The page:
If you're wondering how to get started on writing a memoir, remember: What got Proust going was a madeleine. • Not many people want to undertake a seven-volume, 4,000-plus-page opus like Marcel Proust's modernist masterpiece Remembrance of Things Past. But what kicked off the French author's extravagant flood of memory? Biting into that cookie. • A simple sensory trigger can bring back the past for almost anyone, Margo Hammond says. When she presents workshops and lectures on how to write and publish memoirs, she says, "I bring cookies."
Hammond is the former book editor of the St. Petersburg Times, co-host of the Book Babes radio program on WMNF-FM 88.5 and co-author of Between the Covers: The Book Babes' Guide to a Woman's Reading Pleasures.
What got her involved in the memoir form was not a book of her own but one written by her mother. LaVerne Hammond began writing a series of columns for the Times when she was in her 80s; after her death in 2006 at age 92, her daughter decided to collect them into a book.
Post Scripts: A Writing Life After Eighty was published in 2008. Hammond chose to self-publish it through Amazon.com's BookSurge, now called CreateSpace. She says she has been surprised at the reception for a book she thought of initially as a project to share her mother's work with family and friends.
"It's been amazing. I got a call from the Hillsborough County libraries asking about my book. I thought they meant my book," she says. The library had Between the Covers in the reference section, they said, but they were interested in Post Scripts for their "Books in a Bag" program for book clubs, which packages 10 copies of a book, reading guides and other items in one bag. They told her they thought it would be "a perfect book for seniors to get together and talk about. I said, 'You know it's self-published.' They didn't care."
Not just the famous
Editing and marketing her mother's memoirs led Hammond to teaching others how to create and publish their own.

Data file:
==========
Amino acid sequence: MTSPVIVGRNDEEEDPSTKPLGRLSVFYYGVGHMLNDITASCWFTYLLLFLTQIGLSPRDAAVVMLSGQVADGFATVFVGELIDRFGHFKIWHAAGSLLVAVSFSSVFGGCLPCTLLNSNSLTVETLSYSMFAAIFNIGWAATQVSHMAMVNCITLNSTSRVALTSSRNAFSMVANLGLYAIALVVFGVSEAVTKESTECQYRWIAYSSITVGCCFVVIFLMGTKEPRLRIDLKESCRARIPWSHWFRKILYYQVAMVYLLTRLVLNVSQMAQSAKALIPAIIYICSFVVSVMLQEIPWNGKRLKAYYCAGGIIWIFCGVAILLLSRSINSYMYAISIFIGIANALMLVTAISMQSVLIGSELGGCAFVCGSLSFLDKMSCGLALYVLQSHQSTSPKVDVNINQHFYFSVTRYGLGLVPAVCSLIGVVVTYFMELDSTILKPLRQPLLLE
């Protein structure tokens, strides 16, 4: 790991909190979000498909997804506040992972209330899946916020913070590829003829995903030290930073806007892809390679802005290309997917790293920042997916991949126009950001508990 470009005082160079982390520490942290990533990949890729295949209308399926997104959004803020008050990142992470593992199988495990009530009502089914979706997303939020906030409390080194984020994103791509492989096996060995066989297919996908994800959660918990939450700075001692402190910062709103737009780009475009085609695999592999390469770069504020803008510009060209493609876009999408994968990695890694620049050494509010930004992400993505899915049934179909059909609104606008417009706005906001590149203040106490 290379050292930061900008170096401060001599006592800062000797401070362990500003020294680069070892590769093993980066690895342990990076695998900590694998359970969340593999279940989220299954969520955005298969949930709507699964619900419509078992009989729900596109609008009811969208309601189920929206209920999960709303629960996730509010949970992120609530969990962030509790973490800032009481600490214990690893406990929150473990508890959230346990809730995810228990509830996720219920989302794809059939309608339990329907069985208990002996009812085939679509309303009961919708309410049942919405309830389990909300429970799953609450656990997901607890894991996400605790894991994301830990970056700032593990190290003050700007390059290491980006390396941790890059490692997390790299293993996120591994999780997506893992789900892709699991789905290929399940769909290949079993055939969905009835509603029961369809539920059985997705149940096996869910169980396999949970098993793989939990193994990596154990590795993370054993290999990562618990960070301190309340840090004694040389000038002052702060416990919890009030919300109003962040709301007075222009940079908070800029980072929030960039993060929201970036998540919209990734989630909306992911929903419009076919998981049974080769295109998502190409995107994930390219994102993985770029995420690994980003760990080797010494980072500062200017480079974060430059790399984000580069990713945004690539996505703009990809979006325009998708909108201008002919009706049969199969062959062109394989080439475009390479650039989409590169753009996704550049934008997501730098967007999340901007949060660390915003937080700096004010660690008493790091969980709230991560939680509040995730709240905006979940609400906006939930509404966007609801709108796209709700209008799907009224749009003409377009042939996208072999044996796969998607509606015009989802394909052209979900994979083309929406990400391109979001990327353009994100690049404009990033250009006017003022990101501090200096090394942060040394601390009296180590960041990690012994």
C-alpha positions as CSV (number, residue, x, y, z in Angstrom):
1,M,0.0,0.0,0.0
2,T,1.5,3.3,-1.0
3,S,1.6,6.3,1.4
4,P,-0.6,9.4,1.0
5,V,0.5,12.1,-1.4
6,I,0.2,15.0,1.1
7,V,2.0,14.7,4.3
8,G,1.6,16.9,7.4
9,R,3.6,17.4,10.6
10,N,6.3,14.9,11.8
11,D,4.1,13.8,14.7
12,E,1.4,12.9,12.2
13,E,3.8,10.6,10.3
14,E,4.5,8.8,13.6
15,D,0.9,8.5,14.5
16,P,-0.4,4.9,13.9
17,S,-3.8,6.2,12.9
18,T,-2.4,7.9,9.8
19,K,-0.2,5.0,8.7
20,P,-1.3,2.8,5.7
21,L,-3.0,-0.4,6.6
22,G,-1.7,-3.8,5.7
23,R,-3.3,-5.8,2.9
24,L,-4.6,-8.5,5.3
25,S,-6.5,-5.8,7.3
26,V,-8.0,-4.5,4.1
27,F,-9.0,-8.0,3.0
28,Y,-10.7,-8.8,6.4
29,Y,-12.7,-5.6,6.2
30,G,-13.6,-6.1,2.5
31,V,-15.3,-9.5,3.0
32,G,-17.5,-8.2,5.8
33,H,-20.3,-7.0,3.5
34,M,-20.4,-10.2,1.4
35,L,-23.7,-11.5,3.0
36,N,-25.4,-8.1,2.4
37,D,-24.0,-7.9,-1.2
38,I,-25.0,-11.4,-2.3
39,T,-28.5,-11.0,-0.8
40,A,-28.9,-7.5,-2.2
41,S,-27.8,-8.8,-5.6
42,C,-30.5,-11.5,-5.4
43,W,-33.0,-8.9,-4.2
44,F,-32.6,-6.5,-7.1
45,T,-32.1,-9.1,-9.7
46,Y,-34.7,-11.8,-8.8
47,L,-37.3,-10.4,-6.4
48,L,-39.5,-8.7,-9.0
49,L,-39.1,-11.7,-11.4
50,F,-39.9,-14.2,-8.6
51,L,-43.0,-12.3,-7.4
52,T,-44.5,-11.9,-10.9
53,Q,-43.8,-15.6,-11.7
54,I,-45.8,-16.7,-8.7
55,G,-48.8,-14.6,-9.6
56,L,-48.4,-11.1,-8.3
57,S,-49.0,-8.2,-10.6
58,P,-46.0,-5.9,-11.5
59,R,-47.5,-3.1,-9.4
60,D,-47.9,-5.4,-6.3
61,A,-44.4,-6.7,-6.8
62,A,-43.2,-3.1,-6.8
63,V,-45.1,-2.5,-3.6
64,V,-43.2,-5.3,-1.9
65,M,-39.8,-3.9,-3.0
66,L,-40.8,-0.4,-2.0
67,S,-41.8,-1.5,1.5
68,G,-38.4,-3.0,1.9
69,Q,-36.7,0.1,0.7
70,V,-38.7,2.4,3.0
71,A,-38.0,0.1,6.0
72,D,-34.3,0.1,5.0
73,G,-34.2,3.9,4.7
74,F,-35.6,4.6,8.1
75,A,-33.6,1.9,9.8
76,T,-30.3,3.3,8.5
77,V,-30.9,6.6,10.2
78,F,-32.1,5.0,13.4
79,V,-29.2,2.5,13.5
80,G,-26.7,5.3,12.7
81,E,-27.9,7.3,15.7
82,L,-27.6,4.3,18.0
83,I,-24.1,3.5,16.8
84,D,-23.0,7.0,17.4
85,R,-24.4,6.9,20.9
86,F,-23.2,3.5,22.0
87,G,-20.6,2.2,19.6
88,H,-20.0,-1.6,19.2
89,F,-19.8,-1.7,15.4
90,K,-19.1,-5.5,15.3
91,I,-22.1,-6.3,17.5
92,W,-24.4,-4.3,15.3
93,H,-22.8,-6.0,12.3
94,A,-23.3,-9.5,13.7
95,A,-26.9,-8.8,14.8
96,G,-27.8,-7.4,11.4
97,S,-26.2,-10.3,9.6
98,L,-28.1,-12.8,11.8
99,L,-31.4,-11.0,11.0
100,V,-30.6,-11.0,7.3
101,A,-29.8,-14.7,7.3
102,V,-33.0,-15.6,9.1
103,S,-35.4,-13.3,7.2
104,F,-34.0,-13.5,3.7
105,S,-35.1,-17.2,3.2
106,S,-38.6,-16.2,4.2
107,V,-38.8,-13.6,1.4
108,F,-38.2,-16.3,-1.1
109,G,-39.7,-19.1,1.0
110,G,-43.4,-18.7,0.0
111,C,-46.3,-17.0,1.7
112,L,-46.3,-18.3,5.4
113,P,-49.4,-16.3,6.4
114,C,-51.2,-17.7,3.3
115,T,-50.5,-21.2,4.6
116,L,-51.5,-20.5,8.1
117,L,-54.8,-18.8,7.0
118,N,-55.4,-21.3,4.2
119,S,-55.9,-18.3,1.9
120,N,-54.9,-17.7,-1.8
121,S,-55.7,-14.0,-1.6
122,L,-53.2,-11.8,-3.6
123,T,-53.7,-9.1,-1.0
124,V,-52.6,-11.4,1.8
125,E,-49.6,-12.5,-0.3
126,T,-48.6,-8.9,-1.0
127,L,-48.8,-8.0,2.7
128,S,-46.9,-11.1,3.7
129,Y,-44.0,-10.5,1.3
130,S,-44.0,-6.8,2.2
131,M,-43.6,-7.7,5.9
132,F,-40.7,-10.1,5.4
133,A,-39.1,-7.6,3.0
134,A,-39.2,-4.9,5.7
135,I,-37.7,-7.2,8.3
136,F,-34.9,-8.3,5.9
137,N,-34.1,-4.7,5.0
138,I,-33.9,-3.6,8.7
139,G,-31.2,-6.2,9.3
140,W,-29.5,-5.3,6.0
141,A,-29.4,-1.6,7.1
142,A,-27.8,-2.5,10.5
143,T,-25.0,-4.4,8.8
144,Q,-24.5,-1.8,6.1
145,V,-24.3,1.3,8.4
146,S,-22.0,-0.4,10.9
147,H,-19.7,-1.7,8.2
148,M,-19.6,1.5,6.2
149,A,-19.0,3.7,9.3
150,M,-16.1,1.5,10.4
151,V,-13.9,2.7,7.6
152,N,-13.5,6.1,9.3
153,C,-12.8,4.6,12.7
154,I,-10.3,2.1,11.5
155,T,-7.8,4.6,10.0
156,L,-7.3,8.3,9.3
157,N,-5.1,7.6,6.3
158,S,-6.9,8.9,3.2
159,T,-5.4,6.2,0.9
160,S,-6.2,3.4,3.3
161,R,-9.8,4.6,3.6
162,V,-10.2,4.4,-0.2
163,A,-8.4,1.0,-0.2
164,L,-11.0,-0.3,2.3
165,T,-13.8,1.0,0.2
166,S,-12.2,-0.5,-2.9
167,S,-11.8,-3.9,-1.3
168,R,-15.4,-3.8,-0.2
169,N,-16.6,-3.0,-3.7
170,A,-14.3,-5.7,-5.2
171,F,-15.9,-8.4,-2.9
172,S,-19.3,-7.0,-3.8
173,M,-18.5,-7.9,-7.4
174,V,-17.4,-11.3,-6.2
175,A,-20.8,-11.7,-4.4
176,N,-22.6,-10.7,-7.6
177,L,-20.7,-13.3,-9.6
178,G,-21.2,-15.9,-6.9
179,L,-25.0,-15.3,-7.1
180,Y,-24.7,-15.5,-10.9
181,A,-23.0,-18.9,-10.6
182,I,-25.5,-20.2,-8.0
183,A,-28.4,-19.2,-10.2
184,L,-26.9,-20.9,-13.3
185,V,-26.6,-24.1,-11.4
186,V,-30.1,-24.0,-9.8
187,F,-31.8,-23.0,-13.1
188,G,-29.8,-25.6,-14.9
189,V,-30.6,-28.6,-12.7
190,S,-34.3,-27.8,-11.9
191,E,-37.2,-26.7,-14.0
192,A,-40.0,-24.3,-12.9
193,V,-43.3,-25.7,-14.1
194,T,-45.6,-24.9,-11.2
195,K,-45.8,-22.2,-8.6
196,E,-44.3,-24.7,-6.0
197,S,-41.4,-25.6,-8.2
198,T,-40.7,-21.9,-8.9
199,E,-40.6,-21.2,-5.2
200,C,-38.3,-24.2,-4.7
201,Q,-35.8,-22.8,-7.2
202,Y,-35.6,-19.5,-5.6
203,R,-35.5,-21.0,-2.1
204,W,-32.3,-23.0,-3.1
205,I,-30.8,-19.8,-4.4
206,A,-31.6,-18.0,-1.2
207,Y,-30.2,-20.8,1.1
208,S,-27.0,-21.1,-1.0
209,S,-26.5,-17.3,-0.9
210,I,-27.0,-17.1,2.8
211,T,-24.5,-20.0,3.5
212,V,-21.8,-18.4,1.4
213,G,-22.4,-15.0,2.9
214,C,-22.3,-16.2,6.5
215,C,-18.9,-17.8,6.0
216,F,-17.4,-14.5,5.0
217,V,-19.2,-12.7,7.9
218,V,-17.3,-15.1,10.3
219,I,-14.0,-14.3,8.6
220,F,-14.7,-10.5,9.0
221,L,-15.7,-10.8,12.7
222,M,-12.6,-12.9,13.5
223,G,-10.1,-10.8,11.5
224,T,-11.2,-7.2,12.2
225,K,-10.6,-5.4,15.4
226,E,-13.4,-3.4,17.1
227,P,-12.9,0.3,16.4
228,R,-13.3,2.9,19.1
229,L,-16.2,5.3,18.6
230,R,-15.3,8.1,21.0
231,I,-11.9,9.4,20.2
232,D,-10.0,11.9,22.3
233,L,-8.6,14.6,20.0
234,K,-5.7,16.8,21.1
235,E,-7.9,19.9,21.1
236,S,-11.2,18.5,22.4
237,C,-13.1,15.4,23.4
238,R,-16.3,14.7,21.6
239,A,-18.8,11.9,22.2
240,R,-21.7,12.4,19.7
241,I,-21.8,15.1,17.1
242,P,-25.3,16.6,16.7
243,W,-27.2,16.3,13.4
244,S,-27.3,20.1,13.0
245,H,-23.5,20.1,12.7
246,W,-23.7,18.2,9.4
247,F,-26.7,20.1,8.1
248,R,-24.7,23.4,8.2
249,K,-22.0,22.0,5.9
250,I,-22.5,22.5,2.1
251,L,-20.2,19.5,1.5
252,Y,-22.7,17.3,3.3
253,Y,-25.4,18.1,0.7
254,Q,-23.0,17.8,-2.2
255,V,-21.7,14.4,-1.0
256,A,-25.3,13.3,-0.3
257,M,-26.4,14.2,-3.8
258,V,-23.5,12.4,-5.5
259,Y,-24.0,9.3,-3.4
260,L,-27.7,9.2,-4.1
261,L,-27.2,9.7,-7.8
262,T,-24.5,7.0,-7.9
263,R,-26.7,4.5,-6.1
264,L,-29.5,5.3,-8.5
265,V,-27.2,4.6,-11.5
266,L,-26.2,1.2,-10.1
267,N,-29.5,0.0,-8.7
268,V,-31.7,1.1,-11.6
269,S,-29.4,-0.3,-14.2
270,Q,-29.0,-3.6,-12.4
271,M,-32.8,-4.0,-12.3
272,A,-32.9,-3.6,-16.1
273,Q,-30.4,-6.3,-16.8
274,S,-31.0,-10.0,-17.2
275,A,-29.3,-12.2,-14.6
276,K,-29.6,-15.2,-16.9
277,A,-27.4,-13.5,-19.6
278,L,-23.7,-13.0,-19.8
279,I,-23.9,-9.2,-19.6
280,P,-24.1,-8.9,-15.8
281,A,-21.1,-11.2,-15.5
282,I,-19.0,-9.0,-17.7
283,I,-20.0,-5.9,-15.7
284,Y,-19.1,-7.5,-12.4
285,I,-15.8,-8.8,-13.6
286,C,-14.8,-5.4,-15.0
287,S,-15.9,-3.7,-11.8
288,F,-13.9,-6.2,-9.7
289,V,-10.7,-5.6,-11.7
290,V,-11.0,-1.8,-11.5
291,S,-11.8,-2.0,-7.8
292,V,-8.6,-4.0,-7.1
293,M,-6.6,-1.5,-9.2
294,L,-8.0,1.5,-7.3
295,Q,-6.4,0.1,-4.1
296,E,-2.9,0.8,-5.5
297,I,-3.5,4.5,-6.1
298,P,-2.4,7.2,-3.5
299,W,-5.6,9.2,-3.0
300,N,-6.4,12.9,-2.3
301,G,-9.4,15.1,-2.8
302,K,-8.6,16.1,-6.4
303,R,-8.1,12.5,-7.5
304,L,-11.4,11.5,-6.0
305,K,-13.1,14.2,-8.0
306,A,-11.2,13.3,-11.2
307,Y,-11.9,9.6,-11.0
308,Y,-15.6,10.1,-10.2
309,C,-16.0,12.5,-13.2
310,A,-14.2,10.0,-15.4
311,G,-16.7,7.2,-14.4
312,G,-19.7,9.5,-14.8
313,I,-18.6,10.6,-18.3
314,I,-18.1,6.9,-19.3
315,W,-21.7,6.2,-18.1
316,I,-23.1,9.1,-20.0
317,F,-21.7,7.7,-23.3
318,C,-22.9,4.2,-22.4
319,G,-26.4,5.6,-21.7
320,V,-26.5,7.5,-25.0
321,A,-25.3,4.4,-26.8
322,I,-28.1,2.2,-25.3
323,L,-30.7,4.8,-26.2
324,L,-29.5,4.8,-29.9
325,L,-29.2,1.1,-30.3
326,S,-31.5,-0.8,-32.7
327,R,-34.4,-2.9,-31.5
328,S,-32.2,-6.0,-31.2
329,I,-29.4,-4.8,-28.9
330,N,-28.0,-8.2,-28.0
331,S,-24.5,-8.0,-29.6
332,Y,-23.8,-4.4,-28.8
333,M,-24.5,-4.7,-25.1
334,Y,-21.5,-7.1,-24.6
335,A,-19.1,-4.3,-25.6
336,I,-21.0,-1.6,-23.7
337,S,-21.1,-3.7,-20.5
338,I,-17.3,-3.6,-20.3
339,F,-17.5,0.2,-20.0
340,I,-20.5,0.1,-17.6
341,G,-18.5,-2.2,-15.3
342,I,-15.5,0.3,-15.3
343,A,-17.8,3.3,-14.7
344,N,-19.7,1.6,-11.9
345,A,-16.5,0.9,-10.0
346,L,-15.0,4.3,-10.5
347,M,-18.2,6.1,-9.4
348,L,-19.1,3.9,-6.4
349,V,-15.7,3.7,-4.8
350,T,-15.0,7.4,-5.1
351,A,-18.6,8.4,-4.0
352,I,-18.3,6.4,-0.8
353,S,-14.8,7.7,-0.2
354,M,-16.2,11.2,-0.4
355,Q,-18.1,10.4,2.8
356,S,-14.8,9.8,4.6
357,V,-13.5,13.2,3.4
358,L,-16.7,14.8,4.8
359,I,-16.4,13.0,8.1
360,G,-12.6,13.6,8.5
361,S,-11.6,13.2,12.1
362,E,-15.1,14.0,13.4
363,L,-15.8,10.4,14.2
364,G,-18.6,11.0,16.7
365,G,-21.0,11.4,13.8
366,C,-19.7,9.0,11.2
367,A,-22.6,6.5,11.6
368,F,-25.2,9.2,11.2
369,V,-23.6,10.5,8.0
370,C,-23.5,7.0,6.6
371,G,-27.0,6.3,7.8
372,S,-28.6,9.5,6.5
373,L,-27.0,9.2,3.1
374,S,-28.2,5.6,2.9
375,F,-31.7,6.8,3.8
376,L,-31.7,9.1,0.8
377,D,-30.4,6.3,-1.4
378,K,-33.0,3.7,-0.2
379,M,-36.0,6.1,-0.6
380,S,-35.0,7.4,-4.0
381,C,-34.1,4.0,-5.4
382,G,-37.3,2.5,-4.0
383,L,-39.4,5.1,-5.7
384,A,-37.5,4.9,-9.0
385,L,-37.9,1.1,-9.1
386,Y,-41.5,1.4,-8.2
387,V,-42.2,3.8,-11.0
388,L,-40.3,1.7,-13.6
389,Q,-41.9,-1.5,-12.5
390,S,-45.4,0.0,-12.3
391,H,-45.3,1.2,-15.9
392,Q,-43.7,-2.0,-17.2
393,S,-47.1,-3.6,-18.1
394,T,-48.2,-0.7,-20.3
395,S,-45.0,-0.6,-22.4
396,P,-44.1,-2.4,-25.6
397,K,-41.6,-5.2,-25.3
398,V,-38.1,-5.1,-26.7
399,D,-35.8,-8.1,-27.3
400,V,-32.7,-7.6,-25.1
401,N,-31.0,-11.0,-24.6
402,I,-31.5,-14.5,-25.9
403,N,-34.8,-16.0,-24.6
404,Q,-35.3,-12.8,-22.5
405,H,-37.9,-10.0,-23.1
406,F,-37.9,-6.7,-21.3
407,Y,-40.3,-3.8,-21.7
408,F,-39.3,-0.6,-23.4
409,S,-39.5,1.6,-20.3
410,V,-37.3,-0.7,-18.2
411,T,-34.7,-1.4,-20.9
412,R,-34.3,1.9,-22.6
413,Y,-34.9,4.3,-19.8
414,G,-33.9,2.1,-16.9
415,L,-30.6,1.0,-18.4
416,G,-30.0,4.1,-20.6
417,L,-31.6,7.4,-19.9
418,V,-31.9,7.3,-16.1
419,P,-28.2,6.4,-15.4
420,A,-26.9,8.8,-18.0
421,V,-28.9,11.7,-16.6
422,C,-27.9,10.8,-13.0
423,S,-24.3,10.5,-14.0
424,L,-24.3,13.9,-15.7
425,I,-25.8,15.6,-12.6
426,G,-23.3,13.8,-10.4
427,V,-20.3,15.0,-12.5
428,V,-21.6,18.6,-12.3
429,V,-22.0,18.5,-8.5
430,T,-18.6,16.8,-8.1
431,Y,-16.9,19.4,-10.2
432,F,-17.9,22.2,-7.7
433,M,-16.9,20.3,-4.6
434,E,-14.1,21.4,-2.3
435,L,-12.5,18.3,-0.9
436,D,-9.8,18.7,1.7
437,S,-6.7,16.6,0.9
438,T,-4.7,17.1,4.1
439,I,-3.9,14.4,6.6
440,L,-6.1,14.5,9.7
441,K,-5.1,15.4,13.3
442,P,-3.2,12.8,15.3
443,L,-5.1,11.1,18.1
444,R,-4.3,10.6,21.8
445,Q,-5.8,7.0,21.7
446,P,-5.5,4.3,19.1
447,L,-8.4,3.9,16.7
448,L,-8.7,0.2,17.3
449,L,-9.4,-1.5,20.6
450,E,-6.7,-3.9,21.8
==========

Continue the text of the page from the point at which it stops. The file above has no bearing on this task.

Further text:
Memoir is an enormously popular genre; just a glance at the nonfiction bestseller lists will reveal memoirs by everyone from Elizabeth Gilbert to Christopher Hitchens, from Laura Bush to Tori Spelling.
But it's not just the province of celebrities. "You don't have to have had a famous life to write a memoir," Hammond says. "Anybody's life can be interesting, especially to the younger generation."
That being said, though, Hammond advises, "You'd better not be in it for the money." The vast majority of authors, of memoirs or any other kind of book, don't make a living from their writing.
But writing your memoir can serve other purposes, such as passing on knowledge and experience to younger generations and sharing family history. A friend told Hammond's sister she was lucky to have a mother who wrote so much her daughters could publish a book. All she had that her mother had written down was a grocery list.
Who should write a memoir and how to publish one are questions faced by all writers in any genre, Hammond says. "The most important thing is to begin."
One important tip she gives would-be memoirists is that memoir is not autobiography. "It's never the whole picture. It's a slice of your life."
That can help people focus — writing about your childhood summer camp or the garage band you played in during college may be less daunting than trying to cover five or six decades.
Those sensory triggers are often vital. Hammond brings to her workshops not madeleines but pfefferkuchen, a spicy type of gingerbread cookie her mother writes about in Post Scripts.
Food, with its evocative flavors and aromas, can often bring back vivid memories. Old photos, letters, music or souvenirs might work for some people; for others, something as simple as remembering the color of a girlfriend's prom dress, the scent of a grandfather's grape arbor, the whistle of the train that ran through a neighborhood late at night might open the mind's gates.